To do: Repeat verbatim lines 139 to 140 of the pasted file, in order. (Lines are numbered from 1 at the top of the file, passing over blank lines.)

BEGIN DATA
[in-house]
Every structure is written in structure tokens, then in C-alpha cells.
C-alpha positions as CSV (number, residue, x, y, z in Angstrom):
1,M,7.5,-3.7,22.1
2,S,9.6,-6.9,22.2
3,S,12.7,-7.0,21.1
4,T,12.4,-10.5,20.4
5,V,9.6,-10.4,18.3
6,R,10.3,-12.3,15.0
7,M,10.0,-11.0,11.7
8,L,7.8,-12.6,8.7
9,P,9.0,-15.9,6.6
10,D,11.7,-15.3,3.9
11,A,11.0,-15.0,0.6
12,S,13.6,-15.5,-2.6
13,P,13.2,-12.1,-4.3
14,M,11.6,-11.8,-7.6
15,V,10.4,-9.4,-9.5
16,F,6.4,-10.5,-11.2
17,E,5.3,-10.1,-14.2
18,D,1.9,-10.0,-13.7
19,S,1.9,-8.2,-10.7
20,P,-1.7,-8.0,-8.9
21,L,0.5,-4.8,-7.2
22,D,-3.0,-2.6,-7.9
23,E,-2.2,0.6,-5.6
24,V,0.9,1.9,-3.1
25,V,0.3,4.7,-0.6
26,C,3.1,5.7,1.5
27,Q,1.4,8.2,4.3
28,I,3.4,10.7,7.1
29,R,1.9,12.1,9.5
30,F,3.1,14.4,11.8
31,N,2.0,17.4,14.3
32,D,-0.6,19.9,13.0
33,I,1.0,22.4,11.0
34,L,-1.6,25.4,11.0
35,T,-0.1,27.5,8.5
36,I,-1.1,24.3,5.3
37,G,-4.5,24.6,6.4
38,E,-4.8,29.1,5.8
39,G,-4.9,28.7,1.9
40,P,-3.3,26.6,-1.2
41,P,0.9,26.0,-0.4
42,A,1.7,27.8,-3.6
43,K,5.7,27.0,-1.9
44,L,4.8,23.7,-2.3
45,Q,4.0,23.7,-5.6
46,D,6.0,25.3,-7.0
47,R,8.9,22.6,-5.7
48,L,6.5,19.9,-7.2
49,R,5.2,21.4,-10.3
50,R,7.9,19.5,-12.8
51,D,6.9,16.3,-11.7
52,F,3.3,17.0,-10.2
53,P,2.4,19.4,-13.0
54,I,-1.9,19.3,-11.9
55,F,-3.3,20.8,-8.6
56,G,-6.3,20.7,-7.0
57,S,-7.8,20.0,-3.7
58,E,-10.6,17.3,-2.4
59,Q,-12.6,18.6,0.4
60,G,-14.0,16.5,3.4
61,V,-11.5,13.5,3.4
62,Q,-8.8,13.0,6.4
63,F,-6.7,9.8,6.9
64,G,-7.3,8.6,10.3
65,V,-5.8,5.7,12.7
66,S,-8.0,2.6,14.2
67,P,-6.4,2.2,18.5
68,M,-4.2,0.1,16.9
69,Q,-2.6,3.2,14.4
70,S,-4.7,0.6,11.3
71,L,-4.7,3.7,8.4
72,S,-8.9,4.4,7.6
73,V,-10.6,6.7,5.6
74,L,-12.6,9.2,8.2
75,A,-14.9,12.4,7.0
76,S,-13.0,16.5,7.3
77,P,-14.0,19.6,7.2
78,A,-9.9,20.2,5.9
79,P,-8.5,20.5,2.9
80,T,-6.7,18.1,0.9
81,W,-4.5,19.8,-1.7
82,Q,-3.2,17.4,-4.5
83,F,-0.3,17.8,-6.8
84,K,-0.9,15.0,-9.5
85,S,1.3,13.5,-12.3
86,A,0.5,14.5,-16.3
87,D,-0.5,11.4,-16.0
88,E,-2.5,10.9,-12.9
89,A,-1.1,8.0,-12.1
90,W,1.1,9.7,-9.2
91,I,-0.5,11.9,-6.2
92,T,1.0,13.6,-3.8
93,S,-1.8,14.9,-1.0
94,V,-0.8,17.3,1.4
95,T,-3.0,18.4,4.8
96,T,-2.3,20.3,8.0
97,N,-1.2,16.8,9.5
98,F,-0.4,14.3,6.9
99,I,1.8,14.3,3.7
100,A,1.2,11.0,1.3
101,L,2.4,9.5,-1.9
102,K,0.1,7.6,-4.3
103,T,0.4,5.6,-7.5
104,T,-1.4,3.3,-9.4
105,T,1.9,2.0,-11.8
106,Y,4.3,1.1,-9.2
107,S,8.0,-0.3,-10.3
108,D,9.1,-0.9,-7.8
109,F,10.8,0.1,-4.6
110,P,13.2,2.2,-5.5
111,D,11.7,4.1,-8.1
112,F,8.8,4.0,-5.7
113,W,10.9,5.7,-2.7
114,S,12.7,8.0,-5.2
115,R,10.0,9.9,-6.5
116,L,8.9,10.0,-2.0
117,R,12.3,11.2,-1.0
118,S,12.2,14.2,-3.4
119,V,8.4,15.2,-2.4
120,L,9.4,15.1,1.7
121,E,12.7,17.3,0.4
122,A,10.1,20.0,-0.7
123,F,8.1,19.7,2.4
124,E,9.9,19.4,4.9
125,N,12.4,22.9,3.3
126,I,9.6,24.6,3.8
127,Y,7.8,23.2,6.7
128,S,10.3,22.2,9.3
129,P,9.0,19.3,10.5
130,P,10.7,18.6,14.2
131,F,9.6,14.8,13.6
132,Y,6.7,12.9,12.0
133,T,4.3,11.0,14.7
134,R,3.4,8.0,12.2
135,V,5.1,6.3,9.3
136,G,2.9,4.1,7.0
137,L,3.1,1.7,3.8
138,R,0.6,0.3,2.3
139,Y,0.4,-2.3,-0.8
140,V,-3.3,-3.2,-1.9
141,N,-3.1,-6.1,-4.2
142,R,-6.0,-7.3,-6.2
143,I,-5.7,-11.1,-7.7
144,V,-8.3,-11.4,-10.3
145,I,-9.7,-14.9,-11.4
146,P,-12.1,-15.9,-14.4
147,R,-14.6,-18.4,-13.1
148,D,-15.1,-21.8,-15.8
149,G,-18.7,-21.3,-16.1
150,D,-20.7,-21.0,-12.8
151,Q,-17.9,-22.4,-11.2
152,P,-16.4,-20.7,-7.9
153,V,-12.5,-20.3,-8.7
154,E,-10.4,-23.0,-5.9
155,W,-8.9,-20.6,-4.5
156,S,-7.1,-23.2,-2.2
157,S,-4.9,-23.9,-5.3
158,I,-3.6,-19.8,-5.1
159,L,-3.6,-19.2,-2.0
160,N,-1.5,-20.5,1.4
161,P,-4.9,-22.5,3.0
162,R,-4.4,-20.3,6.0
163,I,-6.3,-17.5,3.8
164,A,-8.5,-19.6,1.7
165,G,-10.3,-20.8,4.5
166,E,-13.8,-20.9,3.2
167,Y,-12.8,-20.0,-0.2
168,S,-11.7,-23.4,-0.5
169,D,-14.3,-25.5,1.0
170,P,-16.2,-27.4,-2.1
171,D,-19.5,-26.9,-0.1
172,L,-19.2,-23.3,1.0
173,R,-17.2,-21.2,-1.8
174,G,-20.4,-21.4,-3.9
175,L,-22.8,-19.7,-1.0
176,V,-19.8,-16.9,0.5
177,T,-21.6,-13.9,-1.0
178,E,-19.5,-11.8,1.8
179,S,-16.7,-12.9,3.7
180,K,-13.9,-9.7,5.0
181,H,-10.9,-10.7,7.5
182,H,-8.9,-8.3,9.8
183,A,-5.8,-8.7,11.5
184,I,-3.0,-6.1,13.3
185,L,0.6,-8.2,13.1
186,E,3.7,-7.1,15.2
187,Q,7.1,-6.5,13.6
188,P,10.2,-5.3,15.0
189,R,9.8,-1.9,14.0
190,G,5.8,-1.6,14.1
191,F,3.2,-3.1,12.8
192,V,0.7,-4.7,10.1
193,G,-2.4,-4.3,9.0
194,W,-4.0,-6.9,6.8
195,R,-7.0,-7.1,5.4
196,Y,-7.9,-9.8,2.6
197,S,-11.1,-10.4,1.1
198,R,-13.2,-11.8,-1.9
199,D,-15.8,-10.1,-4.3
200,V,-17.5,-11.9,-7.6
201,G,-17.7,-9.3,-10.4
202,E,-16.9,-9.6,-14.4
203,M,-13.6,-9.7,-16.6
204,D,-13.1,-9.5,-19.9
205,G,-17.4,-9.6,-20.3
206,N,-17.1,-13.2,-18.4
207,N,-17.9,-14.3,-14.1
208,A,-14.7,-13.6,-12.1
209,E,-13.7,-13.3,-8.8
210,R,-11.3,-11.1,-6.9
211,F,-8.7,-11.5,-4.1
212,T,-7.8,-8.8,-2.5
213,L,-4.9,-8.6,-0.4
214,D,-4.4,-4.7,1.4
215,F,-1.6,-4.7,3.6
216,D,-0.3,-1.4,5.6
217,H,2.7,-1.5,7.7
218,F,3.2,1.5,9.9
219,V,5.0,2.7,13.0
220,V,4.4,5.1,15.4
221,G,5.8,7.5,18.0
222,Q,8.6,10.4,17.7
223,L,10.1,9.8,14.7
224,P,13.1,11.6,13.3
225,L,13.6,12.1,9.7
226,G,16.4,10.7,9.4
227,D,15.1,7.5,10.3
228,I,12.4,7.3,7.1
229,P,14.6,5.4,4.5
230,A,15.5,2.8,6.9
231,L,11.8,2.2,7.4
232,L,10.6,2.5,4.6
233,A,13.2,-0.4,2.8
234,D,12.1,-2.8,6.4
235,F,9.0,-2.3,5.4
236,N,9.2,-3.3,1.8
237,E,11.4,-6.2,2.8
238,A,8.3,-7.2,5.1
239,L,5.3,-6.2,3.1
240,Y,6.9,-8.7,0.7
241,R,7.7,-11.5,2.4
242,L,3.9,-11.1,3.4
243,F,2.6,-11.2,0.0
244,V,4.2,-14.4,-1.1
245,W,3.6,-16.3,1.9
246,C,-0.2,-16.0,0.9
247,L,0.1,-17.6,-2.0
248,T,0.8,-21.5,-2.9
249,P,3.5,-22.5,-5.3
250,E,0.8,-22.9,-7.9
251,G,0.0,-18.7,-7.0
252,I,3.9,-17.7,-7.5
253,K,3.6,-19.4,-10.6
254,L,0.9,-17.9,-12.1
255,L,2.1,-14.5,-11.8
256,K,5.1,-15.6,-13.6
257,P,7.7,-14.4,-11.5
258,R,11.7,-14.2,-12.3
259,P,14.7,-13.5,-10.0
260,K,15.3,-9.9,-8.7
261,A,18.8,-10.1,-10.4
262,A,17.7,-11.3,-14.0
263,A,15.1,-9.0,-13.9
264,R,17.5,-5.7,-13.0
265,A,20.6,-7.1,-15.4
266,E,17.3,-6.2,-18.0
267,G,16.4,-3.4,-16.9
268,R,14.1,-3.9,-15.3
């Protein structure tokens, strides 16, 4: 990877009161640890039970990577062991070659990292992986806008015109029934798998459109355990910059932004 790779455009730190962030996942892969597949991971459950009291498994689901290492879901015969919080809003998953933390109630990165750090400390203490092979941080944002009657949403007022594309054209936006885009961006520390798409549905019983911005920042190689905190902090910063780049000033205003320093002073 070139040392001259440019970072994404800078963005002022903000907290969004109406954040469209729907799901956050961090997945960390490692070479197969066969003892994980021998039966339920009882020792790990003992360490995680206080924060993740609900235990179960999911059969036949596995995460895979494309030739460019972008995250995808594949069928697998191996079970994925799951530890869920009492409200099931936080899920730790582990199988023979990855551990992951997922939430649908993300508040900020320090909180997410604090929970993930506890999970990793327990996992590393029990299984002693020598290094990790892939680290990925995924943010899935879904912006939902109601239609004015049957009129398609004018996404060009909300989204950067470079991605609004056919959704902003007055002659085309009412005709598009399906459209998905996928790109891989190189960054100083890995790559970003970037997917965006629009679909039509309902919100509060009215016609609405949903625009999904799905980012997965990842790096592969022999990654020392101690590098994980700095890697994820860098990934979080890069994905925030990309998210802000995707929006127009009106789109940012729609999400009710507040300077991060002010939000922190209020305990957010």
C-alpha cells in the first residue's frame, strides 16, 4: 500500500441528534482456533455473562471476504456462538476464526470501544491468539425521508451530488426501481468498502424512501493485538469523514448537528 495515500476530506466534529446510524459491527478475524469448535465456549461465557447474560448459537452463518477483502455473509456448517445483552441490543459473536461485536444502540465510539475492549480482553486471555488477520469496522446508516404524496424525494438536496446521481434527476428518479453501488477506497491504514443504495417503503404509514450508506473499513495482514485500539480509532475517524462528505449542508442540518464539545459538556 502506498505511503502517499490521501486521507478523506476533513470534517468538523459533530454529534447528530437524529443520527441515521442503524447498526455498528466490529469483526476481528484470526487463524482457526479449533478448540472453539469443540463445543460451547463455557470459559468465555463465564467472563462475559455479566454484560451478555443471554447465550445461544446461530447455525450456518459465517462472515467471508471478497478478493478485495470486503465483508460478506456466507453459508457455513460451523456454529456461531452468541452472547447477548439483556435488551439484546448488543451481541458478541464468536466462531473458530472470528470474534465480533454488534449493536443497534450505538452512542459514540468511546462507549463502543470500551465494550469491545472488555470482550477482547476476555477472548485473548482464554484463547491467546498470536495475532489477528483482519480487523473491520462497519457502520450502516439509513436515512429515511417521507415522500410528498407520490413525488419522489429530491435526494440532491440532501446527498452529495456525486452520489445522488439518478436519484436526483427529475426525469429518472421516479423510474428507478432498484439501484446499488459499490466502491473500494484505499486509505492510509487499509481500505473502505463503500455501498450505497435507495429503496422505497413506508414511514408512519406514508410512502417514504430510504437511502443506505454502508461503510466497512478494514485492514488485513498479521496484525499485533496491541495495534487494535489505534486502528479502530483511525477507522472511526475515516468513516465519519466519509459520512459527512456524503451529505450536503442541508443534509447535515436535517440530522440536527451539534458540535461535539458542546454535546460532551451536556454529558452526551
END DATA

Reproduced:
136,G,2.9,4.1,7.0
137,L,3.1,1.7,3.8